which favors in-field cleaning. “Whenthey sit for a day or two, the soil dries abit and comes off easier,” Kalso notes.“That’s a nice advantage since that dirtis not being trucked to the piling site; itstays in the field. We were very pleasedwith how that worked this fall.” In the end, Kalso says the field-

cleaned/stacking approach promises

several benefits for both grower andthe sugar cooperative? From the grower’s vantage point, it

boils down to:• Reducing freight cost due to less

dirt/mud being hauled.• Shorter lines at the piling yard.• No cross-contamination of soil at

the piler.

• Less or no road mud.• Perhaps a need for fewer trucks.• A partial “disconnect” between

digging and piling, so one can harvestat his own desired pace.• The Maus adjusts better than do

pilers to field conditions for cleaning.From the company standpoint,

stacking’s benefits would include:• Shorter lines at the piling yard.• Tare dirt remains in the field.• The Maus is gentler on the beets

compared to standard pilers.• Less labor is required to operate

stackers.• Grower shares responsibility for

cleaning the crop.• Converting older pilers to stack-

ers is less expensive than purchasingnew pilers.So are there any downsides to this

method of cleaning and piling sugar-beets. Yes, a few. For the grower, fieldpiles need to be accessible — regard-less of what the weather is like. Also,the field’s tare soil ends up in a more-concentrated area. Finally, company agmanagement controls the schedule, sothat can translate into less flexibility.From the company’s standpoint, the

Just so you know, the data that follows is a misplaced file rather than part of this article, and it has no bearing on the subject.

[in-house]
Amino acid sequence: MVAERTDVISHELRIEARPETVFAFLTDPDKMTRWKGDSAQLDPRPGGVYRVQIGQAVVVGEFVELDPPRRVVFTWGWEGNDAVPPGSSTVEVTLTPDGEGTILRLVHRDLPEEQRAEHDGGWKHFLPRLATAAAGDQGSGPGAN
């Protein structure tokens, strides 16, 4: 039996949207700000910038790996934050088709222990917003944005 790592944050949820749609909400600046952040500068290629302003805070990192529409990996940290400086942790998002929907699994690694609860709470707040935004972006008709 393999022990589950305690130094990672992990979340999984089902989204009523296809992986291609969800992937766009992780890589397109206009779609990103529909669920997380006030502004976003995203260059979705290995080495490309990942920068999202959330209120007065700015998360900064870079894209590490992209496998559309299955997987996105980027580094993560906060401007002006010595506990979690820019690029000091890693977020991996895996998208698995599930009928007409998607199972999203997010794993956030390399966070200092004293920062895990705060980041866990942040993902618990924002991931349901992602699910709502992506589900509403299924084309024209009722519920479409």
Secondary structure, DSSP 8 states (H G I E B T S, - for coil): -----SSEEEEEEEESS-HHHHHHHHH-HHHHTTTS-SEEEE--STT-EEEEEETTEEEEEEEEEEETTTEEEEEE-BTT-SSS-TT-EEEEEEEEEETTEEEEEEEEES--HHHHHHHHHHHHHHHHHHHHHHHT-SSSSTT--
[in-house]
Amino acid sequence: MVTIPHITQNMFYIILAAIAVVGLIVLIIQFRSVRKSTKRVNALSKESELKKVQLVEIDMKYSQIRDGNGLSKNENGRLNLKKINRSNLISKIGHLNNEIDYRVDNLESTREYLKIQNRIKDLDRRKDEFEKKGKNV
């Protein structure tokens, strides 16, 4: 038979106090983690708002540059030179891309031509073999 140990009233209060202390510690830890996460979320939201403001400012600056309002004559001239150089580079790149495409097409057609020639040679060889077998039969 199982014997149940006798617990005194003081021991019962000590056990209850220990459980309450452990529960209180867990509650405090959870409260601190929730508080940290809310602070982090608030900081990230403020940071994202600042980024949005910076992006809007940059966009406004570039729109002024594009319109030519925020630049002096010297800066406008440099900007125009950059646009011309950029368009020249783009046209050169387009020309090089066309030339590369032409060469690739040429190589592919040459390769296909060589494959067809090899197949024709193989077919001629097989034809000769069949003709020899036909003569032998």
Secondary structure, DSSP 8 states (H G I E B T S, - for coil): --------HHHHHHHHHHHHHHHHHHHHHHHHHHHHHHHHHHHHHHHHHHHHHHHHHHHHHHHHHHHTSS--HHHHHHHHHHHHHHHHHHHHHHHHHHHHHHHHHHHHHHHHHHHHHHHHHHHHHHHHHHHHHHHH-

field cleaning/stacking process does re-quire intense management. If beetsfreeze before going into the pile, thatwould cause problems. And finally,there’s the pressure to move thosebeets into the pile within that three-day window.To date, though, the positives have

far outweighed any negatives, Kalso re-iterates. One more year of researchshould go a long way toward determin-ing if indeed this method of cleaningand storing sugarbeets becomes awidespread practice for MichiganSugar Company and its growers. —Don Lilleboe �

14 THE SUGARBEET GROWER November/December 2011

Left: A Ropa Maus unit cleans beets andloads a truck at field’s edge for the trip tothe piling site stacker.

Photo: Keith Kalso

Page 19: The Sugarbeet Grower - Nov Dec 2011

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Page 20: The Sugarbeet Grower - Nov Dec 2011

Though hard hit by job loss duringthe last decade and a half, the U.S.

sugar industry still generates more

than 142,000 direct and indirect jobsand almost $20 billion in annual rev-enues.That was the bottom line of a study